English 165

Special Topics: Utopian and (mostly) Dystopian Movies

Section Semester Instructor Time Location Course Areas
7 Fall 2018 Starr, George A.
Tues. 5-8:30 (incl. 1/2-hr. break) 300 Wheeler


Most utopian and dystopian authors are more concerned with persuading readers of the merits of their ideas than with the "merely" literary qualities of their writing. Although utopian writing has sometimes made converts, inspiring readers to try to realize the ideal society, most of it has had limited practical impact, yet has managed to provoke readers in various ways—for instance, as a kind of imaginative fiction that comments on "things as they are" indirectly yet effectively, with fantasy and satire in varying doses. Among the critical questions posed by such material are the problematic status of fiction that is not primarily mimetic, but written in the service of some ulterior purpose; the shifting relationships between what is and what authors think might be or ought to be; how to create the new and strange other than by recombining the old and familiar; and so on.

Various films (such as Metropolis, Triumph of the Will, Modern Times, 1984, Handmaid's Tale, Brazil, THX1138, Gattaca, A Clockwork Orange, and  Children of Men) will be included in the syllabus and discussed in class. The works on the book list are not required, but recommended: in some cases, as classics of their genre, in others, for purposes of comparison with film adaptations. Writing will consist of one long essay of 16-20 pages. There will be no quizzes or exams, but seminar attendance and participation will be expected, and will affect grades.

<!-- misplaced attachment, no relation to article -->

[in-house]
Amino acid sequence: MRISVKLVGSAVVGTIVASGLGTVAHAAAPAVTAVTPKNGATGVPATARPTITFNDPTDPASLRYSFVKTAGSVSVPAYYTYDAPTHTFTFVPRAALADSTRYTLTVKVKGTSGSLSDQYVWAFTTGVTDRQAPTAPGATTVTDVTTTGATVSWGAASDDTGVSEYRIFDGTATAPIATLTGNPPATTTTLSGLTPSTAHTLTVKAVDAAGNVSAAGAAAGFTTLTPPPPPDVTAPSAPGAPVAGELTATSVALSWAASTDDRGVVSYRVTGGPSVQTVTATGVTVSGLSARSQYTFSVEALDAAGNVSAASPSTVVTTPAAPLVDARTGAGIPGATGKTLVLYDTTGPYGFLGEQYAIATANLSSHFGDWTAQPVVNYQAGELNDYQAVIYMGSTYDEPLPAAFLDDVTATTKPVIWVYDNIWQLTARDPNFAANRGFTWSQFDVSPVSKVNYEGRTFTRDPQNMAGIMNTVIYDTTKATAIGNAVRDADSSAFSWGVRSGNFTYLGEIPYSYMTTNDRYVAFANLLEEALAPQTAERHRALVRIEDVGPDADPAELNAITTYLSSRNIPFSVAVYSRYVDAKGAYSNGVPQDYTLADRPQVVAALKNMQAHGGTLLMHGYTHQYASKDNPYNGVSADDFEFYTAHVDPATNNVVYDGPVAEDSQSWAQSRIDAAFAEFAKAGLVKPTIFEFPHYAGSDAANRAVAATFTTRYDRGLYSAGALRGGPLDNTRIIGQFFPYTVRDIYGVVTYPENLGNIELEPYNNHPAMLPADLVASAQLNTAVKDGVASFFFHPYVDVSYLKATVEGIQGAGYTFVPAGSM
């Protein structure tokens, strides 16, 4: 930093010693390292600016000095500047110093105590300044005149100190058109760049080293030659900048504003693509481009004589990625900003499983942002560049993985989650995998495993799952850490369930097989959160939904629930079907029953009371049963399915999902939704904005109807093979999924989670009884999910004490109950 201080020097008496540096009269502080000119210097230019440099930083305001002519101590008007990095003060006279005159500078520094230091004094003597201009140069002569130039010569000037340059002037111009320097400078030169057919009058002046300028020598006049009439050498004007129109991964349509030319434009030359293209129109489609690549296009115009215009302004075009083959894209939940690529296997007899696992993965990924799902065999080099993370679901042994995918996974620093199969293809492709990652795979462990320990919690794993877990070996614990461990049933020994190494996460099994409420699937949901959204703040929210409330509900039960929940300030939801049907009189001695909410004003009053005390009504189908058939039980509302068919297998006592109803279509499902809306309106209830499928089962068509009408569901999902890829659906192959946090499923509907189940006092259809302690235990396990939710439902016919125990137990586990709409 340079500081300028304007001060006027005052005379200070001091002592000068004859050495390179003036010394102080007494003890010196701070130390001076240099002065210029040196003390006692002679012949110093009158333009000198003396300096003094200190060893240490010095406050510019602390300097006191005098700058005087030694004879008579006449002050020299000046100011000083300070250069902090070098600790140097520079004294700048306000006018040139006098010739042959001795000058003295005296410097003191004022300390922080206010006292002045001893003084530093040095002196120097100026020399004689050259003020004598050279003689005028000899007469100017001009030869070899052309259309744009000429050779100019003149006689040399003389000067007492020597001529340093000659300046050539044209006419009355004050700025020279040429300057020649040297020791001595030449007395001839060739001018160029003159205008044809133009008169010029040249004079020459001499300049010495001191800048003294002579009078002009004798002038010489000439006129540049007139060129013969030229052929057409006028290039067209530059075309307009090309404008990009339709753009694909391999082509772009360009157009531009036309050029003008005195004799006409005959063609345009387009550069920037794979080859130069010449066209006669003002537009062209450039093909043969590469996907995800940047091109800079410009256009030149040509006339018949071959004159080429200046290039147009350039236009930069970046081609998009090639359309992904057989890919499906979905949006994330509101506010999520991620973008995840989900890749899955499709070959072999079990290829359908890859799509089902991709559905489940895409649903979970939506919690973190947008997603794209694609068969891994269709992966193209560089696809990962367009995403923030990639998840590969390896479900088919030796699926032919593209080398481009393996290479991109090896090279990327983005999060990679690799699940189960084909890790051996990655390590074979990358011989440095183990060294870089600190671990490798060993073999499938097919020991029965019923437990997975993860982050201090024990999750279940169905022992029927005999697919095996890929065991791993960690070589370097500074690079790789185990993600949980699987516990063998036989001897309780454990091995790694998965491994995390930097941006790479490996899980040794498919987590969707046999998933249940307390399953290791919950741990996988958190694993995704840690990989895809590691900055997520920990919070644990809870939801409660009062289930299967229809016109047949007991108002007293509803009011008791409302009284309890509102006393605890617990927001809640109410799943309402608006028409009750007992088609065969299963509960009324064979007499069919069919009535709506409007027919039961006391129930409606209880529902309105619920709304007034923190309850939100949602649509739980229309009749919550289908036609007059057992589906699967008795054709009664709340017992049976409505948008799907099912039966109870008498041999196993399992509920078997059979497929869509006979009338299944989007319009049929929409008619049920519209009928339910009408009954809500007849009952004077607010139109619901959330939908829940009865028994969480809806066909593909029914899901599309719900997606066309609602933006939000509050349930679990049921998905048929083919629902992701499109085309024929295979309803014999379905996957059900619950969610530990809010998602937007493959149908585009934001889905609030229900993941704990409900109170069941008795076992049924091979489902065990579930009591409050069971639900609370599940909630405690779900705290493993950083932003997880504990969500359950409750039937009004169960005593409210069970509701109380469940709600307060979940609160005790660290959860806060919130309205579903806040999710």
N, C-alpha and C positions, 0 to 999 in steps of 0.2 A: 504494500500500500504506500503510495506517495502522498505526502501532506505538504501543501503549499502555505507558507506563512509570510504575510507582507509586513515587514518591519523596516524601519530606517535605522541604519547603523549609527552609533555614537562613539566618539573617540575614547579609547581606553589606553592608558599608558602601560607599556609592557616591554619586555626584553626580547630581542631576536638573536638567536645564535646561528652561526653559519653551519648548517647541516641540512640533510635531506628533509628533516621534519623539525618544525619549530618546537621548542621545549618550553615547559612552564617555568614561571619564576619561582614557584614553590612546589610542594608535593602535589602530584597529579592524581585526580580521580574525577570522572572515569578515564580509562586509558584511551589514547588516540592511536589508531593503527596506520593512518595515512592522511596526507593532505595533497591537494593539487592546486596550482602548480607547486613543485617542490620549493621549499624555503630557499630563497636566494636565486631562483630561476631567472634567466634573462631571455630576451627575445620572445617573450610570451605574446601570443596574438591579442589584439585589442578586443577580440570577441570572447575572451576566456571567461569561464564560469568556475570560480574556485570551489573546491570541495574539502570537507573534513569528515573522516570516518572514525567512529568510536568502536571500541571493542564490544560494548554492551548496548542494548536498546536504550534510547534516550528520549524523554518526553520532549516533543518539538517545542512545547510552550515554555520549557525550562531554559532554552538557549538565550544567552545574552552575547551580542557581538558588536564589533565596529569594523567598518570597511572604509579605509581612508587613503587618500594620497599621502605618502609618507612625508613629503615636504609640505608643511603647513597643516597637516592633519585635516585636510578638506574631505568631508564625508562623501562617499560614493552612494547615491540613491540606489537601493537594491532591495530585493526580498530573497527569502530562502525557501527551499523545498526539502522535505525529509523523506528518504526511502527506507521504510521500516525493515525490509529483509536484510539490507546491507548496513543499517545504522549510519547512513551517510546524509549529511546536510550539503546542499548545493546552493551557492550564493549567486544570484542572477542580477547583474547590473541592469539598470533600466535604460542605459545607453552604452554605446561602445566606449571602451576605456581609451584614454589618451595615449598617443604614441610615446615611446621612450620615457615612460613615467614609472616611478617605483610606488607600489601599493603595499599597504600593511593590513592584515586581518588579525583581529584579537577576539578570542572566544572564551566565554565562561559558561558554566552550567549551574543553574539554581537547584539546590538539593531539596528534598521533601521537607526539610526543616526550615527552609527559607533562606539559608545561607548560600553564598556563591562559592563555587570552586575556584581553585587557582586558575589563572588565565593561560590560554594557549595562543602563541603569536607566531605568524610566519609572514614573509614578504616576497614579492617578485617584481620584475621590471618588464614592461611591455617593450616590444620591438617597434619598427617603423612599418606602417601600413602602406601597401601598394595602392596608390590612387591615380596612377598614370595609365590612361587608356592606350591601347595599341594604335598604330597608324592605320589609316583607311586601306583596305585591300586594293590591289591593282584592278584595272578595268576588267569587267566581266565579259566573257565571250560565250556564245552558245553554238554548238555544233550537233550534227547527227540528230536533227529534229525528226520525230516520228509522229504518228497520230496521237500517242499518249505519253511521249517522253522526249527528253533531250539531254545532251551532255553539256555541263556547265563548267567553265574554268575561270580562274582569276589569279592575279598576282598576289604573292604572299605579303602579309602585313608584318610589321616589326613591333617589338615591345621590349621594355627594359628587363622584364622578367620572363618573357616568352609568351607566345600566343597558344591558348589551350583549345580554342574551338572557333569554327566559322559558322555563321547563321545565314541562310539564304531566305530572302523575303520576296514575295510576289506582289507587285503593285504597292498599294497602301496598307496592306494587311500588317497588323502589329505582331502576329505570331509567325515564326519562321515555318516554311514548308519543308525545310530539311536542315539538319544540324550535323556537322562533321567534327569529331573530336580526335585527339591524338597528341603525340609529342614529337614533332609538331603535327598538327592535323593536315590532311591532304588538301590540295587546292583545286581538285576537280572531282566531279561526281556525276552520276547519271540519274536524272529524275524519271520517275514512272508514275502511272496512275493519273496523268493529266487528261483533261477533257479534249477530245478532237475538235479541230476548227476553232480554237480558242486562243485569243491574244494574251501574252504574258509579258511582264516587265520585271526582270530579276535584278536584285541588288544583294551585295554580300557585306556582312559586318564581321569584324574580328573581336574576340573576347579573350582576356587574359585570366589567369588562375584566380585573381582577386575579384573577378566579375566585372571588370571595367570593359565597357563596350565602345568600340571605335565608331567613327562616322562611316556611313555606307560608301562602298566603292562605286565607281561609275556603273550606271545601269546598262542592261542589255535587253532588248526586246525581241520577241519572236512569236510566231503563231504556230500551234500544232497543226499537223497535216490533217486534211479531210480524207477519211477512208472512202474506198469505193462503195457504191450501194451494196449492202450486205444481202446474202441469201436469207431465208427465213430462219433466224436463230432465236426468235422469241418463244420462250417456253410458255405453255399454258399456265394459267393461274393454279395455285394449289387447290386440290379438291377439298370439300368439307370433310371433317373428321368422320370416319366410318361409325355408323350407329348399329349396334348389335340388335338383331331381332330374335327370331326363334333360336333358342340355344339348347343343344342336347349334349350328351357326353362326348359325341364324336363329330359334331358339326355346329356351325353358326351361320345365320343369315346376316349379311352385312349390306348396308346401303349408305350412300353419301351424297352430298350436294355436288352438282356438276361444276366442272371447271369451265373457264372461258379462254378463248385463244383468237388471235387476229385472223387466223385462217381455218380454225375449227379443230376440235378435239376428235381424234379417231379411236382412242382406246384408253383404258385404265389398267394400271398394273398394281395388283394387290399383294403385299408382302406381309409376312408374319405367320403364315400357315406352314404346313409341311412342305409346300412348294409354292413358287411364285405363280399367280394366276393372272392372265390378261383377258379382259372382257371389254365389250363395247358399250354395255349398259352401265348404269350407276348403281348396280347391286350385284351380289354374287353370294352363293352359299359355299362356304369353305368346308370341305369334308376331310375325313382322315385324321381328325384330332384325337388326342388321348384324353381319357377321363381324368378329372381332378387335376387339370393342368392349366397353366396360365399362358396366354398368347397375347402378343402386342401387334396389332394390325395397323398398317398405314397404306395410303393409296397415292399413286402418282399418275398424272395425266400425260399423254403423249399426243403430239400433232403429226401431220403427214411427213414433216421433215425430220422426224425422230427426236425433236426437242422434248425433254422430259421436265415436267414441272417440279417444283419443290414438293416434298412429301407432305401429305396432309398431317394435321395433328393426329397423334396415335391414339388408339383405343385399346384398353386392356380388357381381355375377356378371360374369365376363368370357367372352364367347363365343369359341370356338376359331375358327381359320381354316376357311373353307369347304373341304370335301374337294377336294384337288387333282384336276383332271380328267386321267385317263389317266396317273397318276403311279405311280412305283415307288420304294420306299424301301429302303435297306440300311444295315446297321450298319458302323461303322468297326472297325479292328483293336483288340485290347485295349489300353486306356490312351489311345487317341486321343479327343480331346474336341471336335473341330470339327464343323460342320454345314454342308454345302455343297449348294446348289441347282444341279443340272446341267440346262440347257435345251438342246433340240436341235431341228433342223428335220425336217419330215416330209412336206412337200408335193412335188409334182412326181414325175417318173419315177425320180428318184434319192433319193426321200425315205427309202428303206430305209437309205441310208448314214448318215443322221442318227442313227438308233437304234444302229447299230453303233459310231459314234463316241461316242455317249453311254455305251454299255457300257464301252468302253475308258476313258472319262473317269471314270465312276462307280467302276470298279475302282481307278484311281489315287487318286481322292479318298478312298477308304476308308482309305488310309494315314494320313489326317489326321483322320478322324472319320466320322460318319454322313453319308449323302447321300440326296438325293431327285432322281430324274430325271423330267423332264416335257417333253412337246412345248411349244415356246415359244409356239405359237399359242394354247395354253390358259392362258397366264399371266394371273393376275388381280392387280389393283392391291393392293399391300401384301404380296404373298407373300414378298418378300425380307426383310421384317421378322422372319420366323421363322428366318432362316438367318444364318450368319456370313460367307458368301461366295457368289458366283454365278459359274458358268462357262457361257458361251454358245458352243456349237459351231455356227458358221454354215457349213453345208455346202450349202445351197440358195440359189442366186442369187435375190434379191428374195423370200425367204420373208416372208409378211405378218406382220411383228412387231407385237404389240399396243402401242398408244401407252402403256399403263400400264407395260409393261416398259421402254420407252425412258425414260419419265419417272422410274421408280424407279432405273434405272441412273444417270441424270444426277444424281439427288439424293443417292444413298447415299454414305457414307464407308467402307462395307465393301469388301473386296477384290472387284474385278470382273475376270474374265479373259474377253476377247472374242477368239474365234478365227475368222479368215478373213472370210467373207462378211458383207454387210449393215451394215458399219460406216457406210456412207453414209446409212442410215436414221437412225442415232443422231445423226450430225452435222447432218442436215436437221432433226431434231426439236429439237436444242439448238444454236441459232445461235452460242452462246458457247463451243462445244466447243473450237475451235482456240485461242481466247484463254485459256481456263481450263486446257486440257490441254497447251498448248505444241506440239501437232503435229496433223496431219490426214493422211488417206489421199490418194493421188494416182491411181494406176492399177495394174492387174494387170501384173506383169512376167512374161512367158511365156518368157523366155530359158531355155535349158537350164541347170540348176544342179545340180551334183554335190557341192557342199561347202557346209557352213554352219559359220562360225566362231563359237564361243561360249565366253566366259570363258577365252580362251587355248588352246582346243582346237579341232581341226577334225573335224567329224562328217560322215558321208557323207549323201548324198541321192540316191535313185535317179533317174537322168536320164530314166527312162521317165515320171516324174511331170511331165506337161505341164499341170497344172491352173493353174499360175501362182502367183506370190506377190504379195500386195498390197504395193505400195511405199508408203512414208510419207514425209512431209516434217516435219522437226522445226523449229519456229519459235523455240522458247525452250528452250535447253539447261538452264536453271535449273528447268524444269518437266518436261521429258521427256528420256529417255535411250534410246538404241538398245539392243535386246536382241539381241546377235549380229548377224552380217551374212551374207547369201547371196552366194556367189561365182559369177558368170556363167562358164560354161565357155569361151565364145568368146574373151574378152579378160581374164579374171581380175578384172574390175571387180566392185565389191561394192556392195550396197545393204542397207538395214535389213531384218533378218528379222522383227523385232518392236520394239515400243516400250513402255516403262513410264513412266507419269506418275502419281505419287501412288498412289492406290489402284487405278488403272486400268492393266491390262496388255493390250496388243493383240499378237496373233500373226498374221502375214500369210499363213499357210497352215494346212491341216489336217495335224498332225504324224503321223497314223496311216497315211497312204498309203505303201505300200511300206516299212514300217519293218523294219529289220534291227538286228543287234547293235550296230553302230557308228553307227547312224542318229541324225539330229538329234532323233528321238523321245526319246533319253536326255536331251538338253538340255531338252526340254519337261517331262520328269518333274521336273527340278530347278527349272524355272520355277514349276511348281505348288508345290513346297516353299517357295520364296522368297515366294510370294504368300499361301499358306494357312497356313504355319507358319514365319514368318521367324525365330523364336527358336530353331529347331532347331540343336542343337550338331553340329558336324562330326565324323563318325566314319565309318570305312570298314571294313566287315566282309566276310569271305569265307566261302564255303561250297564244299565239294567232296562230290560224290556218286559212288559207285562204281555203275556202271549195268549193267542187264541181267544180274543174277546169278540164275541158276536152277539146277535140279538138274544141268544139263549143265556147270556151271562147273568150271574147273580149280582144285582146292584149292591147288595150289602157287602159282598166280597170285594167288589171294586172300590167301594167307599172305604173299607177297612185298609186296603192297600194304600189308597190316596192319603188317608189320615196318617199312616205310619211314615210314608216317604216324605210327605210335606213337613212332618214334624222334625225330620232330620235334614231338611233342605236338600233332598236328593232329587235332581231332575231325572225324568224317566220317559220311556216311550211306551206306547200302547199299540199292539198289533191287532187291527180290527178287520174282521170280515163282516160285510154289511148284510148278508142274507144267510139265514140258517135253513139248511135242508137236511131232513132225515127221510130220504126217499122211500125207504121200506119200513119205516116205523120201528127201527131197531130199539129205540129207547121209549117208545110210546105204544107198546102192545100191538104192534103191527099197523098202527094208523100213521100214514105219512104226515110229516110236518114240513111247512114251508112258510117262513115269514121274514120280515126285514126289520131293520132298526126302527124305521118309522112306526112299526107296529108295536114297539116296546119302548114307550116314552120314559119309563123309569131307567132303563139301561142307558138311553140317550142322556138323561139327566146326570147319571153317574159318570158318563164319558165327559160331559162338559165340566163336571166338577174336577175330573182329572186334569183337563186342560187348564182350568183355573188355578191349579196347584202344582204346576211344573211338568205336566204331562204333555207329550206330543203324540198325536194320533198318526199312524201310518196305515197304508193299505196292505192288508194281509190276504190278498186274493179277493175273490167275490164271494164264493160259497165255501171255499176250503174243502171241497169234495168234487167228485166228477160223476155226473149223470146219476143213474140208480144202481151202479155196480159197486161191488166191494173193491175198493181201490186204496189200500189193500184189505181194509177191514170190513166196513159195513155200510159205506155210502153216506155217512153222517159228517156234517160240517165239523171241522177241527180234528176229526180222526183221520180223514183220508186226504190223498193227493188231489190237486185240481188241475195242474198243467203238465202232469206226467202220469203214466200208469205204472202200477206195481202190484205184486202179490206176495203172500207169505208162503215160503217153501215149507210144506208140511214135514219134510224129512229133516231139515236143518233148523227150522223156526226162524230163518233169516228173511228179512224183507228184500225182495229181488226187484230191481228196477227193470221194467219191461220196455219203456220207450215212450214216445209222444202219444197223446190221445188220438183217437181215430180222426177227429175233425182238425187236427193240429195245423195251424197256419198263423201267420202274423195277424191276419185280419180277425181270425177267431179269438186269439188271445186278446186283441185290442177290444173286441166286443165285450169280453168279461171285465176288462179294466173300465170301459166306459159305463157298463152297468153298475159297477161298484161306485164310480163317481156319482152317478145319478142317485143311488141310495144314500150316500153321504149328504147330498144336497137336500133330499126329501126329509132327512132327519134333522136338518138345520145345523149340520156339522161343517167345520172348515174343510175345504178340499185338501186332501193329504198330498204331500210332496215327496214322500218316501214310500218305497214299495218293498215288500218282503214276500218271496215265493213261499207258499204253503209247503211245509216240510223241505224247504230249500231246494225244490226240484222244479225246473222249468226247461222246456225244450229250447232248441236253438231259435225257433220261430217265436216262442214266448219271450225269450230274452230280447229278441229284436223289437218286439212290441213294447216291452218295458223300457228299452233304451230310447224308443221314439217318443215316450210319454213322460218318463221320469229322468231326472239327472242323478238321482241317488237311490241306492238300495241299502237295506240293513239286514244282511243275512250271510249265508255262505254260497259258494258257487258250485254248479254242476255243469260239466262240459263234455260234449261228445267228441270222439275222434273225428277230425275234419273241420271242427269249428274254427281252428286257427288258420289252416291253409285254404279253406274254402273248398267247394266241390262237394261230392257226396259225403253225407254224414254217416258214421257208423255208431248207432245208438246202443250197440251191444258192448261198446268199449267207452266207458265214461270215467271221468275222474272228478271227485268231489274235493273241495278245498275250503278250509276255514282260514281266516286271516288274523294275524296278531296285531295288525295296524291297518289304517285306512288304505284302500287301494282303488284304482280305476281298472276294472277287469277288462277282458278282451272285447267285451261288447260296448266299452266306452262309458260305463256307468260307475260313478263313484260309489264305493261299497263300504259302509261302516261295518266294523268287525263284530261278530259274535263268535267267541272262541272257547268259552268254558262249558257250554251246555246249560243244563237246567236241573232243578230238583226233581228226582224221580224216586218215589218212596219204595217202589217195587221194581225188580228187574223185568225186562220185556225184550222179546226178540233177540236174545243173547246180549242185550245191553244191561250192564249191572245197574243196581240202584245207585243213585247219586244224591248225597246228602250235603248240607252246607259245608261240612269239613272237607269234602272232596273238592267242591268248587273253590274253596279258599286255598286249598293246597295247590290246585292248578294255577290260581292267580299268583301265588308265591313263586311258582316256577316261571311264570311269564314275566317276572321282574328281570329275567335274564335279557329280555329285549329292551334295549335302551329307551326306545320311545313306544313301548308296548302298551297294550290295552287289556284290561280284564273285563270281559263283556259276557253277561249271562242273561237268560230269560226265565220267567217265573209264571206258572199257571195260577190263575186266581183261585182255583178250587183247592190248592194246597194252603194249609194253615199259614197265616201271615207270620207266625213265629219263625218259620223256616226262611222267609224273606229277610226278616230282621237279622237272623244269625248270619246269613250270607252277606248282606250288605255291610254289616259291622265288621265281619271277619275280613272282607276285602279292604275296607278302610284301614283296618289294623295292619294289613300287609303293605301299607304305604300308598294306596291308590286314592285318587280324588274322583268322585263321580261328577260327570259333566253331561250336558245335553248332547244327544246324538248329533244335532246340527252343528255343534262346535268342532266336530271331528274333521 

Book List

Recommended: Zamiatin, E: We; Atwood, M : The Handmaid's Tale; Burgess, A: A Clockwork Orange; Gilman, C. P.: Herland; Huxley, A: Brave New World; Ishiguro, K: Never Let Me Go; Orwell, G: 1984; Wells, H. G.: Three Prophetic Novels

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